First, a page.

This is  a review by Tom Lainchbury of the film I showed when I hired Cottage Road Cinema for my 50th birthday.

For a film that deals with such negative themes as discrimination, loss and isolation, The Station Agent has a wonderful ability to make you smile.

The unlikely hero of this touching movie is 4ft-5in dwarf Fin McBride (Peter Dinklage). Years of abuse about his height have taught him to insulate himself from further hurt, so when an abandoned train depot is willed to him following the death of his seemingly only friend, Fin seeks to live a life of solitude. Two of his new neighbours seem determined to prevent him from doing so however.

Olivia (Patricia Clarkson), an artist grieving over the accidental death of her young son, is drawn to him like a magnet in awkward circumstances, running him off the road twice in a single trip to the convenience store. Olivia seeks him out to apologise and an unlikely friendship is subsequently formed, encouraged by Joe (Bobby Cannavale), a chatty Cuban hot dog vendor, who relentlessly imposes himself upon the two, parking outside Fin’s new home every morning. To begin with, the only person who seems capable of penetrating Fin’s determination for solitude is Cleo, a young girl with an incurable curiosity who visits Fin on his depot. Her incessant questioning, youthful naivety and failure to treat him any differently because of his size is refreshing to Fin, who rewards her with direct interaction that few others have ever been fortunate enough to receive. Fin’s new found friendship with Olivia and Joe sets about changing this, along with his attitude to life, as he learns more about himself and relationships.

What connects this unlikely friendship triangle is what ordinarily would keep them apart. Each of them have a reason you’d expect solitude to be their only friend, but each of them learn to accept one another’s unique personality, and emotionally involve themselves in each other’s testing lives. Joe’s infatuation with Fin is almost puppy-like, following him around and demanding his company whenever he can. Where he was an irritation at first, Fin learns to let him in, and the pair form a surprising, yet enchanting friendship. Fin’s friendship with Olivia follows a similar pattern, but it is he that pursues her friendship when he learns of her difficulties with grieving for her son and her troublesome relationship with her ex-husband.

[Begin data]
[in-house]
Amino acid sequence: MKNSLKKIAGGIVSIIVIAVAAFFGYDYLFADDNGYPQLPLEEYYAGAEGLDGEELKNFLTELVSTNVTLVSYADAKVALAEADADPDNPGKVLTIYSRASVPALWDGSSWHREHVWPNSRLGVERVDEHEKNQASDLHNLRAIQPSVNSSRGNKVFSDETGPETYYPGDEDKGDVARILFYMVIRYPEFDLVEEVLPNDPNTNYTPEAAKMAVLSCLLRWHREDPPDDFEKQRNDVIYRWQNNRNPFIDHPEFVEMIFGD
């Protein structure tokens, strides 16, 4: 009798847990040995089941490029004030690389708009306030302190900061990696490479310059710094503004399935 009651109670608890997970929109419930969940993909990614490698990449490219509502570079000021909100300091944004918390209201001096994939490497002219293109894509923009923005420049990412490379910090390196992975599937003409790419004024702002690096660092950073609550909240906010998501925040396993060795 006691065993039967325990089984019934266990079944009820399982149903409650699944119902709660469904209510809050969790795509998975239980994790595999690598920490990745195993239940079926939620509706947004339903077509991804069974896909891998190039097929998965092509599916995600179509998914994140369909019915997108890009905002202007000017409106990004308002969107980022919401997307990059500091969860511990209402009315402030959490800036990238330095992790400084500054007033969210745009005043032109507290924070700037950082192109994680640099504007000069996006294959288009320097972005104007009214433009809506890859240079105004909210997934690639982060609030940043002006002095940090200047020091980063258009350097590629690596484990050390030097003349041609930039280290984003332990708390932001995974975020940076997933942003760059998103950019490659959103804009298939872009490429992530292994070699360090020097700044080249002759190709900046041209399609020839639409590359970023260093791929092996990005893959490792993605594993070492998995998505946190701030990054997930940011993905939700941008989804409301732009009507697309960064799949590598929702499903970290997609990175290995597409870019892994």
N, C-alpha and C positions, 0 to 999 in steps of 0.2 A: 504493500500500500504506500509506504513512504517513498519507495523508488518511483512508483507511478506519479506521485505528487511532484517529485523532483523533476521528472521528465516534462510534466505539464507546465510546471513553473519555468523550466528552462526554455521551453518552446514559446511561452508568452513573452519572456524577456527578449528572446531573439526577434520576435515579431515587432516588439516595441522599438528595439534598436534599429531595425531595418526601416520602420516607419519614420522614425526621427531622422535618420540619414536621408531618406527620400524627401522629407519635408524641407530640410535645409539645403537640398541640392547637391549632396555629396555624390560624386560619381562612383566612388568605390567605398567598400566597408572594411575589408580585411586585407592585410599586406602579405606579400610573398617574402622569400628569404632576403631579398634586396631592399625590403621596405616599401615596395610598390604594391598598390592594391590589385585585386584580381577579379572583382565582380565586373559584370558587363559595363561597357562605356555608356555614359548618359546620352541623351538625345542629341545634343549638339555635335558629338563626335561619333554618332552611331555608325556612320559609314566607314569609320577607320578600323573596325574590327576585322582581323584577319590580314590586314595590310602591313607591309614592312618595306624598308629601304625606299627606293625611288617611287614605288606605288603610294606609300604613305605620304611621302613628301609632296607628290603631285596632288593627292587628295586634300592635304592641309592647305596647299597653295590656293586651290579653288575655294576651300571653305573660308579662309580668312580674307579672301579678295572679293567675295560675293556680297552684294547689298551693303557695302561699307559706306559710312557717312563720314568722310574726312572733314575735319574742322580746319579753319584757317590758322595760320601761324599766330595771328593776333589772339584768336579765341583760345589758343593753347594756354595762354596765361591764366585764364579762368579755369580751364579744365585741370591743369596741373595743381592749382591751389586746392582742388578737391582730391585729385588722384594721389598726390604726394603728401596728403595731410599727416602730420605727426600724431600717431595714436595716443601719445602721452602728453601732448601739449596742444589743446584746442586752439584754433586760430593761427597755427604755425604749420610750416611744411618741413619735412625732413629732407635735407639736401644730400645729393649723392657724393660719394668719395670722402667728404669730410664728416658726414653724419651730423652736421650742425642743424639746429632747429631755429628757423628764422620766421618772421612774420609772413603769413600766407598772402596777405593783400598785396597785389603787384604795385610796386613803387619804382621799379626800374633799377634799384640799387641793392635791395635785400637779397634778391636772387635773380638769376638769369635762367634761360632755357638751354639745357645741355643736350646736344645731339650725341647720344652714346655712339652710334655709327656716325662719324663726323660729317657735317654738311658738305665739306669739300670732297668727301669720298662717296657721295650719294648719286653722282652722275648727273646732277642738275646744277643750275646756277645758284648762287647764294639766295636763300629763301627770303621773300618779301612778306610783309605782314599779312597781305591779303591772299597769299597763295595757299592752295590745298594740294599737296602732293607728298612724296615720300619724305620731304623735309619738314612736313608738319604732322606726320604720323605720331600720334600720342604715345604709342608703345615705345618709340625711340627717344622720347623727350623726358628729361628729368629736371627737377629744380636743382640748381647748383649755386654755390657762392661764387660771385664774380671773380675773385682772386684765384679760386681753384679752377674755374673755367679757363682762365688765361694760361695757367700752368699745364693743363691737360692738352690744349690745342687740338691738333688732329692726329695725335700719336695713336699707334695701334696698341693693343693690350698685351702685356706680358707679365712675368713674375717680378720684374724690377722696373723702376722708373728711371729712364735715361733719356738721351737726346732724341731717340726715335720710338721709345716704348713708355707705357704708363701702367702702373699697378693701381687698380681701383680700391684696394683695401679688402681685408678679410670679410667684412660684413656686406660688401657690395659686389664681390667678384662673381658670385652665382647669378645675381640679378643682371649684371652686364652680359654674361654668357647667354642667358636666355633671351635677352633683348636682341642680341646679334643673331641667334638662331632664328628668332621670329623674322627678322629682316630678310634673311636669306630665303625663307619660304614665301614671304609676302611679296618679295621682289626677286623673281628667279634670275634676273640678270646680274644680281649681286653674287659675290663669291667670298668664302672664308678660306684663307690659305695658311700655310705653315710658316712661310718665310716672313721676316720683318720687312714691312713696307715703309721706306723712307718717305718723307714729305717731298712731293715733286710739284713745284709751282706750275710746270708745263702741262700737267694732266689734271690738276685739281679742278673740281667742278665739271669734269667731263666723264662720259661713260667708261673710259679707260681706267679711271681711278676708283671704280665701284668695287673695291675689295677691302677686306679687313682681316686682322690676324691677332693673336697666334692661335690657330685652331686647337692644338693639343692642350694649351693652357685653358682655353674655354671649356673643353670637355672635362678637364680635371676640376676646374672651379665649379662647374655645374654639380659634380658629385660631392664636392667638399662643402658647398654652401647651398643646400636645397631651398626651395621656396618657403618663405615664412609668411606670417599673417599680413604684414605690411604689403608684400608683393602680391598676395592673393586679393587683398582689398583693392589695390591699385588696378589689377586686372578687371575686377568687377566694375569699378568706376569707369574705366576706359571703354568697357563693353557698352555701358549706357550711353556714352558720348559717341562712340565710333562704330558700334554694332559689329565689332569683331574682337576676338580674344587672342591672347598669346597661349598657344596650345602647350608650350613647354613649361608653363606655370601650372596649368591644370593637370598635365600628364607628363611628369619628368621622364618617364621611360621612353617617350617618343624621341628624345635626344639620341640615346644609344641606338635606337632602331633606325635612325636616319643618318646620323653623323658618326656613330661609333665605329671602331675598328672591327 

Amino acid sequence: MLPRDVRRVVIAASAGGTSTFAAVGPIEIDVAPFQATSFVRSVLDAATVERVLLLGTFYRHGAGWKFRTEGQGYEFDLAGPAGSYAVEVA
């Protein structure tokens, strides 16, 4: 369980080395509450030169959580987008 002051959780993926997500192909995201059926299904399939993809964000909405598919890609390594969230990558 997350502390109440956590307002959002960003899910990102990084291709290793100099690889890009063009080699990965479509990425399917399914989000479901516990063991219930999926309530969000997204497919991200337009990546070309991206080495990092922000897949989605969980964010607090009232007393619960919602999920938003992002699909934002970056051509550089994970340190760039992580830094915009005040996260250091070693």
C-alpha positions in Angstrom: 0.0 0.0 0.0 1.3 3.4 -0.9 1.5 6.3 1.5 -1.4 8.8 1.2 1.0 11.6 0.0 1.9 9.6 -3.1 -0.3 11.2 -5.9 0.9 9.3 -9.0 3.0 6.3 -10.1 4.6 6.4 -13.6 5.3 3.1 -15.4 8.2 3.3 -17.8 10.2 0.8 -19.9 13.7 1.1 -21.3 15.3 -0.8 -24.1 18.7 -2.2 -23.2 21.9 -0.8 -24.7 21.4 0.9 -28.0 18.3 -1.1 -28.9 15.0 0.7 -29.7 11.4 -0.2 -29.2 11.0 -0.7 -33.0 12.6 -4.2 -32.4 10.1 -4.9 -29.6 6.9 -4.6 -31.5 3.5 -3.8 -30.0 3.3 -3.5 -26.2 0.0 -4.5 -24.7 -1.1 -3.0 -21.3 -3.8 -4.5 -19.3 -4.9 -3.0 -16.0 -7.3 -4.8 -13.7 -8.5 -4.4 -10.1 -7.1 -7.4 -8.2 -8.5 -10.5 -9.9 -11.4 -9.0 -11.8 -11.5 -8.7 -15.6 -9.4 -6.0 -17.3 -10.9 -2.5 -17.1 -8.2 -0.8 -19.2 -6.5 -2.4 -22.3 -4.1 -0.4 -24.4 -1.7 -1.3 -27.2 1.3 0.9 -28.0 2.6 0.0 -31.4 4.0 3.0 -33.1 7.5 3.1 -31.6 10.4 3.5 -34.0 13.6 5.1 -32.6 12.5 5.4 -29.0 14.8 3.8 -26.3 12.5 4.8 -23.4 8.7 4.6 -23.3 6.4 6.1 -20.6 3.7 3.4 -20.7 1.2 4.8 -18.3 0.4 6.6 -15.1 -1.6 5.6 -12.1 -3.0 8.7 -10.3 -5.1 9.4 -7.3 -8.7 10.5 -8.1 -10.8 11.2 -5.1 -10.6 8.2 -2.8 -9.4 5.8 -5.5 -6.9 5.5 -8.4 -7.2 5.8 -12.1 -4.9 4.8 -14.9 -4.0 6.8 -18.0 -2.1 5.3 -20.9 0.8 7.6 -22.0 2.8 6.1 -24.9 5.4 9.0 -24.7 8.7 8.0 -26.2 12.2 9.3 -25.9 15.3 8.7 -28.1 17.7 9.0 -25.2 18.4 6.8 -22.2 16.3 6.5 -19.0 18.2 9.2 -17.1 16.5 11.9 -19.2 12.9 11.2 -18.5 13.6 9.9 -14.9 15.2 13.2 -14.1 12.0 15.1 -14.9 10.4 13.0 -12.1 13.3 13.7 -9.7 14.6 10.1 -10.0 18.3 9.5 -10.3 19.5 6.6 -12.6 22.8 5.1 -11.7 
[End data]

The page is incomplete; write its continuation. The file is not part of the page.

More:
Director Thomas McCarthy effortlessly ties the lives of these three individuals together. Their unspoken anguish connects them in a way that seems simultaneously natural yet conflicting, but their contrasting personalities complement each other. The film does a great job of making such an unlikely and foreign scenario feel relatable, and strong performances from each of the actors make their characters easy to empathise with. Dinklage in particular portrays Fin with particular distinction; present in almost every scene but with limited dialogue, Dinklage plays vulnerability to perfection. As one of his first major film roles, The Station Agent demonstrates his ability to carry a film.

On top of all this, the director evidently treats you with respect. The Station Agent is a film that speaks as loudly in silent scenes as it does in those with dialogue, allowing the viewer to do their own thinking and reach their own conclusions. In fact, the film contains a surprisingly small amount of dialogue; Thomas McCarthy clearly wants his film to provoke viewers, and some of the most poignant scenes are ones in which very little happens. The director has an impressive ability to make you feel something, without telling how or what to feel; his appreciation for silence is almost to the extent that it occupies the same role as a character.

McCarthy also has a talent for portraying otherwise incomprehensible emotions in subtle ways, for example Olivia’s grief through her distracted response to everyday situations, or Joe’s keenness to busy himself and be seen as a happy go lucky guy to deflect from the sadness he feels looking after his ill father. These subtleties are ultimately what links the three main characters together, and it’s done in an admirably intelligent way.

The film ends rather unexpectedly, with the three characters seemingly only at the beginnings of what appears to be a fun and fruitful friendship, but with each of their problems not completely resolved. Whilst initially frustrating, it soon becomes apparent that your own anticipation of their future together is just as satisfying as the fairytale ending you might have expected. In fact, the fact that The Station Agent doesn’t finish with life perfect for the three characters serves as a gentle reminder that sometimes even isolation is better shared.

Tom Lainchbury